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On a generalization of a normal map and equation. (English) Zbl 0827.90131

Let \(f\) and \(g\) be two given mappings from \(\mathbb{R}^n\) into itself. Let \(K\) be a nonempty closed convex set in \(\mathbb{R}^n\). The generalized normal map (GNM) is defined to be the mapping \(h: \mathbb{R}^n\to \mathbb{R}^n\) where \(h(x)= g(x)- \pi_k(g(x)- f(x))\) for \(x\in \mathbb{R}^n\) and \(\pi_k\) is the projection operator onto \(k\) under the Euclidean norm. Associated with the GNM, \(h(x)= 0\) is the generalized normal equation.
First, Robinson introduced the class of normal maps to describe a certain nonsmooth equation and derived various properties of these maps when the underlying set is a convex polyhedron. When \(K\) is the polyhedral and \(g\) is the identity map, then \(h\) is the normal map, but this normal map is not quite the same as Robinson’s normal map.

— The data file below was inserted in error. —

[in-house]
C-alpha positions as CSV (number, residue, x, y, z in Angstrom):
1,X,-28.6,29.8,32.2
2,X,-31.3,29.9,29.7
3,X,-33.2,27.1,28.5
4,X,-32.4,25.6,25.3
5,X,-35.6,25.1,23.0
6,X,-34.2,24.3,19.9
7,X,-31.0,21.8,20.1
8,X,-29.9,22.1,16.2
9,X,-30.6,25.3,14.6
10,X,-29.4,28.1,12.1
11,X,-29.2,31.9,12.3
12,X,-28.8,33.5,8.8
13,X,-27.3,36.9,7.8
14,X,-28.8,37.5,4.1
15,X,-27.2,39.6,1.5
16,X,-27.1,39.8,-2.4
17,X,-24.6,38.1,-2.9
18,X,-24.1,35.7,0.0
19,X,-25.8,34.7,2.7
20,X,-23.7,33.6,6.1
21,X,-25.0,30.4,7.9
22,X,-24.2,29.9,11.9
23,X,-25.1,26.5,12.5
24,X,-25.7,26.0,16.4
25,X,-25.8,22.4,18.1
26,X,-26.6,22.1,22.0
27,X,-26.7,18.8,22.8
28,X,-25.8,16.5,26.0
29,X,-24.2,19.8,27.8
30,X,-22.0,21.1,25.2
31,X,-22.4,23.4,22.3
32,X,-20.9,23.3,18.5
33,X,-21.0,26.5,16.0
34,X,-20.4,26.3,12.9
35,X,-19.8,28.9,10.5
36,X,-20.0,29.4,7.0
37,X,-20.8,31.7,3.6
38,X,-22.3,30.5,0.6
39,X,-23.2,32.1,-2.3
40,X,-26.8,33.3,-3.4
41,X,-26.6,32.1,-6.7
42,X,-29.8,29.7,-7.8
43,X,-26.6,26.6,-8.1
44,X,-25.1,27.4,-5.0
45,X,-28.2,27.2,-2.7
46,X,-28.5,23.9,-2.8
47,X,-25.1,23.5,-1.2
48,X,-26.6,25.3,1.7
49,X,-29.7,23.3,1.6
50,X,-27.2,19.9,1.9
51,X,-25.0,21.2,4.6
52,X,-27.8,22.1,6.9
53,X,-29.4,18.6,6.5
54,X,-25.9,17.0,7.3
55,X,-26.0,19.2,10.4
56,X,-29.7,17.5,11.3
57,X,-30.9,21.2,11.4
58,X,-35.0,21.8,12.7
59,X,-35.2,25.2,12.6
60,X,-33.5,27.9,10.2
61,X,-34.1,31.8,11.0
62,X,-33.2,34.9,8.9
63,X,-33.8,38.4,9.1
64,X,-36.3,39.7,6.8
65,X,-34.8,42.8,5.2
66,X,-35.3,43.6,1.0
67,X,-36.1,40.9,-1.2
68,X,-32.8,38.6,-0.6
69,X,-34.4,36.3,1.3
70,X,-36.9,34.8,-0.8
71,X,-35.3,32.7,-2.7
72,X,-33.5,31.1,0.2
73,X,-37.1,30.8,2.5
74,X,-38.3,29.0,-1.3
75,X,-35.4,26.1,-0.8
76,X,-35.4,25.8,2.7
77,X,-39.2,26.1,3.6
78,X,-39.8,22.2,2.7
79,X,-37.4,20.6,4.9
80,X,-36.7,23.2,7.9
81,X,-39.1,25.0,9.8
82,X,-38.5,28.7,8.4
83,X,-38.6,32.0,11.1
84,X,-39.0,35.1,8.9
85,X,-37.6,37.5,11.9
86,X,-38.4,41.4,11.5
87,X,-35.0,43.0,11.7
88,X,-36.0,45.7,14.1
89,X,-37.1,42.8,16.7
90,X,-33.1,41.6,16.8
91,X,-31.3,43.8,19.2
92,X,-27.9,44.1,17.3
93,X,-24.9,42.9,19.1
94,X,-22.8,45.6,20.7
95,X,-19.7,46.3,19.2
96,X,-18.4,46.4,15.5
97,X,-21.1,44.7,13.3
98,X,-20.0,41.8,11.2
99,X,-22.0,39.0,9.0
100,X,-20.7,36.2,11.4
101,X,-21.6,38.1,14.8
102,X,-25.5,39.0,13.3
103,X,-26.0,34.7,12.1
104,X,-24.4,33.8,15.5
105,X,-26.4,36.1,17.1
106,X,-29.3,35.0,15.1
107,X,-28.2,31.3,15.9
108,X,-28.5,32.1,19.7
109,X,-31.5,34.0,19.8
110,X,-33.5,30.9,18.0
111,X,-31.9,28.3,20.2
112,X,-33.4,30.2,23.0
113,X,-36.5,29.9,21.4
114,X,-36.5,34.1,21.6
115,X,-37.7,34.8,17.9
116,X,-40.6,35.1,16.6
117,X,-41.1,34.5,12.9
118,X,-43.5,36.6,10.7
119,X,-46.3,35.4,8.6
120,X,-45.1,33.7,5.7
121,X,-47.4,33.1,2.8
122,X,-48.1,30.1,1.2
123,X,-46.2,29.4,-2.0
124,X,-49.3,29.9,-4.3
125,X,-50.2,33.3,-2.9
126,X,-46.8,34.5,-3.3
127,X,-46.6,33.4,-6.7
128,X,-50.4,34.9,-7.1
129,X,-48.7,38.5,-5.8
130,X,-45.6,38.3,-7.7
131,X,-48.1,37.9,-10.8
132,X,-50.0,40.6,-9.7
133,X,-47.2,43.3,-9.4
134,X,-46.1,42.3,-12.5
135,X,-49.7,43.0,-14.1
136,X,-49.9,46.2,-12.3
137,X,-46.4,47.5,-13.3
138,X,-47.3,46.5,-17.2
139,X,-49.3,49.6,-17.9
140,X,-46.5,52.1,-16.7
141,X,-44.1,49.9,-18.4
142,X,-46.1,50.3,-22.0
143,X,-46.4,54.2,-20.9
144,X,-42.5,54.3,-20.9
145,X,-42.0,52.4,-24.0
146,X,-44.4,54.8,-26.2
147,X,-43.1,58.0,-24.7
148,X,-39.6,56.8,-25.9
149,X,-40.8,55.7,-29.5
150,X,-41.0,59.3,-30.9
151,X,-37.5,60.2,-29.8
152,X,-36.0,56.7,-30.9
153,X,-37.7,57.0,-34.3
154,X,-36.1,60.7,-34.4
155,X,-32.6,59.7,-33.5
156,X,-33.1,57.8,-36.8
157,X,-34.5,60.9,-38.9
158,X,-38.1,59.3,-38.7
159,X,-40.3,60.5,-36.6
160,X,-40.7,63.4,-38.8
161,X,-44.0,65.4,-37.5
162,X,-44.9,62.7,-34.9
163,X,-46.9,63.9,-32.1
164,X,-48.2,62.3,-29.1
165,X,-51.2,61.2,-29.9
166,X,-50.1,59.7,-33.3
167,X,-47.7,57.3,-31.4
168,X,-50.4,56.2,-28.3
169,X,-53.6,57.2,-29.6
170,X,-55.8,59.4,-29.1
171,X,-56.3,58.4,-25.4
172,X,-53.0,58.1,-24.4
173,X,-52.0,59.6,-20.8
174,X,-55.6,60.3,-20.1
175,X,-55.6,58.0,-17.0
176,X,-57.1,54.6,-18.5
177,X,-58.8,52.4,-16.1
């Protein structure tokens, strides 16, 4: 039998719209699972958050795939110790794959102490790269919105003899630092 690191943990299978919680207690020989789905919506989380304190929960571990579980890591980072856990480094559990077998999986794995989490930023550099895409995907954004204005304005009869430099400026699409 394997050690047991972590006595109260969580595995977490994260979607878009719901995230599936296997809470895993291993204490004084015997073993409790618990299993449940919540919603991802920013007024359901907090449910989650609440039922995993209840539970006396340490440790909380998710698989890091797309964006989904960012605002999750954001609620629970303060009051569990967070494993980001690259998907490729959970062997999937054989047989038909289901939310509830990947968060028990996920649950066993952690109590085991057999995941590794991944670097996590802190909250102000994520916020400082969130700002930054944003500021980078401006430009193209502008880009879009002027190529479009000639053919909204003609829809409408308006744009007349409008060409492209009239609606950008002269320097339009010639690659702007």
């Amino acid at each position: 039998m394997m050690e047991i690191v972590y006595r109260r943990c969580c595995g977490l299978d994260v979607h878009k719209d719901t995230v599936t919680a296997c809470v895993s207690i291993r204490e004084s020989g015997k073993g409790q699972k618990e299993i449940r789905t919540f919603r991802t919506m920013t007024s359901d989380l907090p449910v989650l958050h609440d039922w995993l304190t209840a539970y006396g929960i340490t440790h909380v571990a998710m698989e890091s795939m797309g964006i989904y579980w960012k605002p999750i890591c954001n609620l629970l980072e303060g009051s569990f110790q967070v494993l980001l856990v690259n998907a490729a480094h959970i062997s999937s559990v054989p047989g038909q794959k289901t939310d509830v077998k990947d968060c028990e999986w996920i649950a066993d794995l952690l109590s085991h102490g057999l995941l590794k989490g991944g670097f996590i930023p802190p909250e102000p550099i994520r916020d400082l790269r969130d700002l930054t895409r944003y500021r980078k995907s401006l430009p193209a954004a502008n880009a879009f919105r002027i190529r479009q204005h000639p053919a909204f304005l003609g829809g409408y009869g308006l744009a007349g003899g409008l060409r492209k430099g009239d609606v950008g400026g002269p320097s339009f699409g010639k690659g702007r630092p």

The authors show that the generalized normal equations provide a compact representation for quasi-variational inequalities, and a generalized normal equation is equivalent to some complementarity problem. The authors use degree theory to establish some existence results for a generalized normal map to have a zero and discuss their applications. They also apply a recent sensitivity theory for a parametric smooth equation studied recently by J. S. Pang to investigate the stability of a generalized normal equation at a given solution.

MSC:

90C30 Nonlinear programming
90C33 Complementarity and equilibrium problems and variational inequalities (finite dimensions) (aspects of mathematical programming)
90C31 Sensitivity, stability, parametric optimization
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